If you can’t remember the last time you had a good night’s sleep, you’ve got something in common with about 68% of the population. In our over-stressed world, it seems we’re getting less than our allotted 8 hours a night and that can have a huge impact on overall health and well-being. Any nurse who has looked closely at their own nurse self care may well highlight lack of sleep as a problem. The issue with many jobs in healthcare is that they do not run 9 to 5. Nurses can find themselves working long shifts at different times of the day or night. This in itself can impact on the natural sleep cycle and make it difficult to get the required rest.
In the stressful environments that most nurses operate, it’s no surprise that many often suffer ongoing sleep deprivation. Many nurses also just accept this as the norm rather than trying to do something about it.
Nurse Self Care: The Importance of Sleep
- Good sleep means that you wake up feeling refreshed and recharged
- Those who experience poor sleep tend to eat more and are likelier to exhibit signs of obesity
- A bad night’s sleep can impact on concentration and productivity in the workplace
- There is some evidence that poor sleepers are more likely to suffer from heart problems
- If you are at risk of diabetes 2, not getting enough sleep can affect your glucose metabolism
- Lack of sleep can affect your immune system and is an integral part of a healthy lifestyle
Stress can also be a bit factor in sleep problems. Learning to cope with stress is vital if you want to improve your health and well being. Of course, if you’re always working odd shifts, the lack of continuity can also add to your problems.
Nurse Self Care: How to Get a Better Night’s Sleep
It is recommended that you get, on average, 8 hours sleep a night. This doesn’t count however, if you are tossing and turning all night and not actually resting. Chances are you’ll wake up feeling more tired than when you went to bed.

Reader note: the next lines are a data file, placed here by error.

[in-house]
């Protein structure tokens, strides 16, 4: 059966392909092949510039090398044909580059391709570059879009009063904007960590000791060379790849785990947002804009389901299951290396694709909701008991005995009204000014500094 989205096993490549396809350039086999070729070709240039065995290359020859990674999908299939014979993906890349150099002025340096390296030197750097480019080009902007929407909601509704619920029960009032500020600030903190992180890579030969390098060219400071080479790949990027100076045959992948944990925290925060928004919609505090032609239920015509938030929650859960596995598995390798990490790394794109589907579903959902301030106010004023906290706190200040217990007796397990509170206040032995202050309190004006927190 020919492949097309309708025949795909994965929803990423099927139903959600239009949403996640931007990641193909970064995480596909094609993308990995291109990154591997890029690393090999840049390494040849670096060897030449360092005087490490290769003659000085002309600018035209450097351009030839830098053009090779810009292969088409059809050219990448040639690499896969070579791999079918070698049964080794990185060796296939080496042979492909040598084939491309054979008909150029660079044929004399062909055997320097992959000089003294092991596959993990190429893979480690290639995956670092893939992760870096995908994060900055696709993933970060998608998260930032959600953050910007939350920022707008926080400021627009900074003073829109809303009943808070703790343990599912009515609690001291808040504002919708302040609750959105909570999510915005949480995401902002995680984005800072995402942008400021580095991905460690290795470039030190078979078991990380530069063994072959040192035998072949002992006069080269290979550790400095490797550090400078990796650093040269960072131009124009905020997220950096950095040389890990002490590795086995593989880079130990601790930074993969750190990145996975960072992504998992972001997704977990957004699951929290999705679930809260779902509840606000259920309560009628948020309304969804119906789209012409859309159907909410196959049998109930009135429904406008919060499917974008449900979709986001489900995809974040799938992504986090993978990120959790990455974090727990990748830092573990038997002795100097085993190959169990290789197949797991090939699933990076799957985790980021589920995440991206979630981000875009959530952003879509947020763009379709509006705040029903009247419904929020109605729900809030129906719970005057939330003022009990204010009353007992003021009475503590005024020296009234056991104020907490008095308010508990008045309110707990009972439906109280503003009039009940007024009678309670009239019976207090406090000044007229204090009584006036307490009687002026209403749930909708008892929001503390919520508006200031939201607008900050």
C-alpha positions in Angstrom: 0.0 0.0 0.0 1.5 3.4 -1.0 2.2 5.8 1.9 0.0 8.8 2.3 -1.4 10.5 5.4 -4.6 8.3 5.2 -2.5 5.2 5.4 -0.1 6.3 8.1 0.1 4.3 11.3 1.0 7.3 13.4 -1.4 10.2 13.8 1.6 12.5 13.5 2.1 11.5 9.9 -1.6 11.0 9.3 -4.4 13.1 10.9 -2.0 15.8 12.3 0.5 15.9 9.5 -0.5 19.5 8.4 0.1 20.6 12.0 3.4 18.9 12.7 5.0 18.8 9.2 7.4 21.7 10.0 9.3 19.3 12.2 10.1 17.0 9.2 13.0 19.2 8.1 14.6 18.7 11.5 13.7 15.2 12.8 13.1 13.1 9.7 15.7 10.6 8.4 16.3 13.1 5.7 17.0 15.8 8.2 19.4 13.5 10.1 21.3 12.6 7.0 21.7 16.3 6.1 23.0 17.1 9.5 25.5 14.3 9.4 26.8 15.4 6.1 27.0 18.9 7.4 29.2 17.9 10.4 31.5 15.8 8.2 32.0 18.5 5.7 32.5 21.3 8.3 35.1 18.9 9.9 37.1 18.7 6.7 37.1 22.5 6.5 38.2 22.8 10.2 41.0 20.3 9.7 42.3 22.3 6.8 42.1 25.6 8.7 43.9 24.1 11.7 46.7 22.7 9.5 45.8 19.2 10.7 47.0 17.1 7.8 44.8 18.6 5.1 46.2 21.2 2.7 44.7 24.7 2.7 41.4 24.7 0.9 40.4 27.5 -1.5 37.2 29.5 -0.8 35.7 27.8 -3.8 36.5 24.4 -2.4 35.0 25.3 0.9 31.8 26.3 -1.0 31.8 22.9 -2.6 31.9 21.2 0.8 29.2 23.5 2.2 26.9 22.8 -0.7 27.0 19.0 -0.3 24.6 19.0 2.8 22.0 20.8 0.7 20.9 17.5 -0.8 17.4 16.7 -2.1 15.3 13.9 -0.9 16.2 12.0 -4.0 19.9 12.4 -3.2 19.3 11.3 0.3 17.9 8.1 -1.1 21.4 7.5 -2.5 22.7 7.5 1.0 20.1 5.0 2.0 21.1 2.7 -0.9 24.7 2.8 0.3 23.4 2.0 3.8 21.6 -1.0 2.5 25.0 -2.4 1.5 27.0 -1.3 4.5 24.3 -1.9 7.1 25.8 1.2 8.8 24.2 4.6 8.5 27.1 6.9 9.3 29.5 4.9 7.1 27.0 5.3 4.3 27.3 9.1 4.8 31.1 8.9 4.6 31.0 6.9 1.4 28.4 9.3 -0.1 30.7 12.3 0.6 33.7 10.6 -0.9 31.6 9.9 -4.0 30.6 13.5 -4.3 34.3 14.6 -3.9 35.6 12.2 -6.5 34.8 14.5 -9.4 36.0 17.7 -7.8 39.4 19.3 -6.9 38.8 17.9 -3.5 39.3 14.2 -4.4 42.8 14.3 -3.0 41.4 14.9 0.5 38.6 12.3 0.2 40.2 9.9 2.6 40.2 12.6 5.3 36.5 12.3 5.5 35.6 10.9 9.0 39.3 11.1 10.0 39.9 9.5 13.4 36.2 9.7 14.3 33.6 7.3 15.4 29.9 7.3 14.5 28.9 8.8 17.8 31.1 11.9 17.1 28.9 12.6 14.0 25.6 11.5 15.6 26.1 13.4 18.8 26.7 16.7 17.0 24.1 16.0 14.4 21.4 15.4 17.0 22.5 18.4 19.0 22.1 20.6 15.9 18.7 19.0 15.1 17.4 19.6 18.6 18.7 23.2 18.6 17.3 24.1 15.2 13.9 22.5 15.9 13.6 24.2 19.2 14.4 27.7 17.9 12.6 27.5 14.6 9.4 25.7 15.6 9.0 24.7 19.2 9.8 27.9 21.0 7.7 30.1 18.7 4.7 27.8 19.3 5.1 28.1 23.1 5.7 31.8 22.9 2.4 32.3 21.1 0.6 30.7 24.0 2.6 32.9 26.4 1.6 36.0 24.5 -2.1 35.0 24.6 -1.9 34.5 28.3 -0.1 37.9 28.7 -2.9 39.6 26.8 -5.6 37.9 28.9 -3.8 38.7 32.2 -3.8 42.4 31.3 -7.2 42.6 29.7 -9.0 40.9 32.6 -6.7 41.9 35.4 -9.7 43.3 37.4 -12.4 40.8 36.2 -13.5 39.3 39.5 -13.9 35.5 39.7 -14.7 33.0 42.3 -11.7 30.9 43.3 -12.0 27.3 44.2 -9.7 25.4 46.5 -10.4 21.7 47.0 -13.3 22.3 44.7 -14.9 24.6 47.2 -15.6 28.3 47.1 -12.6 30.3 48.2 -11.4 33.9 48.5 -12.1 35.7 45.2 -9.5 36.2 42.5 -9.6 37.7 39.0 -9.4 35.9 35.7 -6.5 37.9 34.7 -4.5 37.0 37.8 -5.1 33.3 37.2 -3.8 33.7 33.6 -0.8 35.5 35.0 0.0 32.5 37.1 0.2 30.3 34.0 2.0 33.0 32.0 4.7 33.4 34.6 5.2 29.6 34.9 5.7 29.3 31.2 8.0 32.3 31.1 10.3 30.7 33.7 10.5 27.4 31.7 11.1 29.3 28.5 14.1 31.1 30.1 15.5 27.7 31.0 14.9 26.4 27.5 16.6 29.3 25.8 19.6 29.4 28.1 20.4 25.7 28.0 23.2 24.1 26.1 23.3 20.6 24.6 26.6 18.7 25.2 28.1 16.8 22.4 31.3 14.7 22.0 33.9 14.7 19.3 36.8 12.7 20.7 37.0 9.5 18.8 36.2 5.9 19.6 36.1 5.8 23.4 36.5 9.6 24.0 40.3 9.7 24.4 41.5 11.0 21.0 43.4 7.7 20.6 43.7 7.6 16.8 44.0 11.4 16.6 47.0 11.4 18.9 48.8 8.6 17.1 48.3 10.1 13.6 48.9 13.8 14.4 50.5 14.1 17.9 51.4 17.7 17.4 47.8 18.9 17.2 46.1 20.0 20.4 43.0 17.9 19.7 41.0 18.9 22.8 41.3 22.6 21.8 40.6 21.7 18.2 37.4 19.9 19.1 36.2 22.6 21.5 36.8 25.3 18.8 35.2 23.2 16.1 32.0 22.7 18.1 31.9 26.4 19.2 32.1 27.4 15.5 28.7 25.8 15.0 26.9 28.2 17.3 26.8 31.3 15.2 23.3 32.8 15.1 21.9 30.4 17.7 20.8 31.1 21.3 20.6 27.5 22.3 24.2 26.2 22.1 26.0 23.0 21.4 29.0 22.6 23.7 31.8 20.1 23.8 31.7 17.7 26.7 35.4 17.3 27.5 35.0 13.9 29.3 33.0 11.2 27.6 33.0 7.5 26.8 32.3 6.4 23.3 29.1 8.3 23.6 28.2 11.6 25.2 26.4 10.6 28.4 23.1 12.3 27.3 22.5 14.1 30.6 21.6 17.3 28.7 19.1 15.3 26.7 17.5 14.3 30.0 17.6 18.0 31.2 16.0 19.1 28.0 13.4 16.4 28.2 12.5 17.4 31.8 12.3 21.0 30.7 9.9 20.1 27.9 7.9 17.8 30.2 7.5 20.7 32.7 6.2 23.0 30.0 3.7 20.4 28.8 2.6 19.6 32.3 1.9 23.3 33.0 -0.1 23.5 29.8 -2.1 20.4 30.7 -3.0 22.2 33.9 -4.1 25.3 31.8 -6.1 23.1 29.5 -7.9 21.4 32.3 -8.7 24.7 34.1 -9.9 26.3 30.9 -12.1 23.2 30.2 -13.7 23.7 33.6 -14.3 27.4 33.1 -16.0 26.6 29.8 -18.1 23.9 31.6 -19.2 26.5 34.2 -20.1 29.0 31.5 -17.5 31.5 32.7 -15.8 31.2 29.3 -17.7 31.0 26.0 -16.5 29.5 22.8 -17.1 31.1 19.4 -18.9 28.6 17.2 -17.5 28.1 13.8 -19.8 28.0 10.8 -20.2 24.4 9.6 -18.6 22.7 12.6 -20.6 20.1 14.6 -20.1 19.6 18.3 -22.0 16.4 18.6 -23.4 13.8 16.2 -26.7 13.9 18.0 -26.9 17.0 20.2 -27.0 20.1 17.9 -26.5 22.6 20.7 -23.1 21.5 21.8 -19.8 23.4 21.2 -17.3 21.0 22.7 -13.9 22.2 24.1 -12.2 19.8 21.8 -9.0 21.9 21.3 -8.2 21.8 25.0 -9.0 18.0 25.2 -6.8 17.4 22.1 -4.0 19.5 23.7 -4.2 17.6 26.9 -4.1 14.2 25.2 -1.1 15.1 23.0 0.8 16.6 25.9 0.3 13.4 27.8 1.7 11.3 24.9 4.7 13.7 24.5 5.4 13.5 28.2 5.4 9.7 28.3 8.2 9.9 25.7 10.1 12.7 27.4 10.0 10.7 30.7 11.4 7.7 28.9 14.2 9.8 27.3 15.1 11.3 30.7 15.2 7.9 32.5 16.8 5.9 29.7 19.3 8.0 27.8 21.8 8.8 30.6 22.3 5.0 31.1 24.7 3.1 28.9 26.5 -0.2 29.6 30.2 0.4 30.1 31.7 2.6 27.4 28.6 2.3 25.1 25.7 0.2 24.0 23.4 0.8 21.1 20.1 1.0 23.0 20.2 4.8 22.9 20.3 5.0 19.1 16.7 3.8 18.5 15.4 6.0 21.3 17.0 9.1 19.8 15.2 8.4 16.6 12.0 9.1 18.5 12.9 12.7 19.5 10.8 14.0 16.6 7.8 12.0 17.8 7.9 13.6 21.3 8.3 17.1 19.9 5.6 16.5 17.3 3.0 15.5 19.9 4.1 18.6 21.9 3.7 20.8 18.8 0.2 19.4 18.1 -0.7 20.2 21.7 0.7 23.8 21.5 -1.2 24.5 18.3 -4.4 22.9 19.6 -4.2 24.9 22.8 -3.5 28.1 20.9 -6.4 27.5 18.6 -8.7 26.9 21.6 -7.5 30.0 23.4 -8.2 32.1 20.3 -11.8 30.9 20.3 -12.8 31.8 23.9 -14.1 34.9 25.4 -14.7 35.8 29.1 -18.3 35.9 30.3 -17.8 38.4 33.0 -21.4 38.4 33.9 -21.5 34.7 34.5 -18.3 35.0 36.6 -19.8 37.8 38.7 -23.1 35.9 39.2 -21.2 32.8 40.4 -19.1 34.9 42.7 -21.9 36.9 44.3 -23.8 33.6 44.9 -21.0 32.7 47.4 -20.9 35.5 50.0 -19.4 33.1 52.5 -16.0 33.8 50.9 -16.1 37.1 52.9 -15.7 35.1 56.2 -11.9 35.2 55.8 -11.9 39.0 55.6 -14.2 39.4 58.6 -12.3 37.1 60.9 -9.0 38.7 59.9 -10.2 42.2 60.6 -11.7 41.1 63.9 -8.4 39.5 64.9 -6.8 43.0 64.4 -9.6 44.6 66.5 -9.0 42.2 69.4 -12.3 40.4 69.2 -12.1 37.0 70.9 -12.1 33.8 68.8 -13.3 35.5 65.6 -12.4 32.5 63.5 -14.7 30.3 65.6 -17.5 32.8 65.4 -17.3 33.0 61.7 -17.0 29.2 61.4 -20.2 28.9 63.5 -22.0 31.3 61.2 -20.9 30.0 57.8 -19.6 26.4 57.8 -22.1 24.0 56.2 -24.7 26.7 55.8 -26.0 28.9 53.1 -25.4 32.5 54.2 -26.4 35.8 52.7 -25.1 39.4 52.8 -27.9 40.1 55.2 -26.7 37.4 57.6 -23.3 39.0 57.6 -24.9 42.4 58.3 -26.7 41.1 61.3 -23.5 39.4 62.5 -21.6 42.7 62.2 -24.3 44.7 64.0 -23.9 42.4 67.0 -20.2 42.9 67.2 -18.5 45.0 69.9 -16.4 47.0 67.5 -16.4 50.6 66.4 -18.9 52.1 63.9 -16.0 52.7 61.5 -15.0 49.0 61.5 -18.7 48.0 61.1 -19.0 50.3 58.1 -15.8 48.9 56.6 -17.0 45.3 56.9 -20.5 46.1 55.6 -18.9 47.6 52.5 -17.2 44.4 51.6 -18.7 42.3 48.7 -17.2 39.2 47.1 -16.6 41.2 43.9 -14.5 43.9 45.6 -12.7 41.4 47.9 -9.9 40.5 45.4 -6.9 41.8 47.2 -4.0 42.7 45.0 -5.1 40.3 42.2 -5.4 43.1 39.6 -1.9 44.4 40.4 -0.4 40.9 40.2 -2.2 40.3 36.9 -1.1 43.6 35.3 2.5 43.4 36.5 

If you work shifts, the main thing you have to contend with is the changing time of day when you go to bed. We all have a natural sleep rhythm and this can really become unbalanced when working nights and then switching to days. A lot depends on whether you can settle into a routine and what your work schedule is like. It also depends on you as an individual.
- You might, for instance, if you work regular shifts, experiment with the time you go to bed to see what works best for you
- If you’ve been on nights for a while, coming home and having a short sleep and then getting up and going to bed early may help you get back into rhythm
- If you are about to go on your first night shift, having a short sleep beforehand may ensure that you stay alert during the early hours
One major impact for nurses and those working in healthcare is that lack of sleep can lead to lack of concentration. That means mistakes may be made at critical times.
Take your nurse self care seriously and attempt to find solutions rather than continuing to live in a sleep deprived way. The are many great resources online that you can use and adapt to help yourself get a better nights sleep.
Here are just a few to get you started:
- The Sleep Foundation
- How to Get to Sleep
- How to Sleep Better: 10 Tips for Nurses
- 5 Ways to Reduce Stress After a Long Day and Promote Better Sleep at Night
- Hints and Tips for Shift Workers
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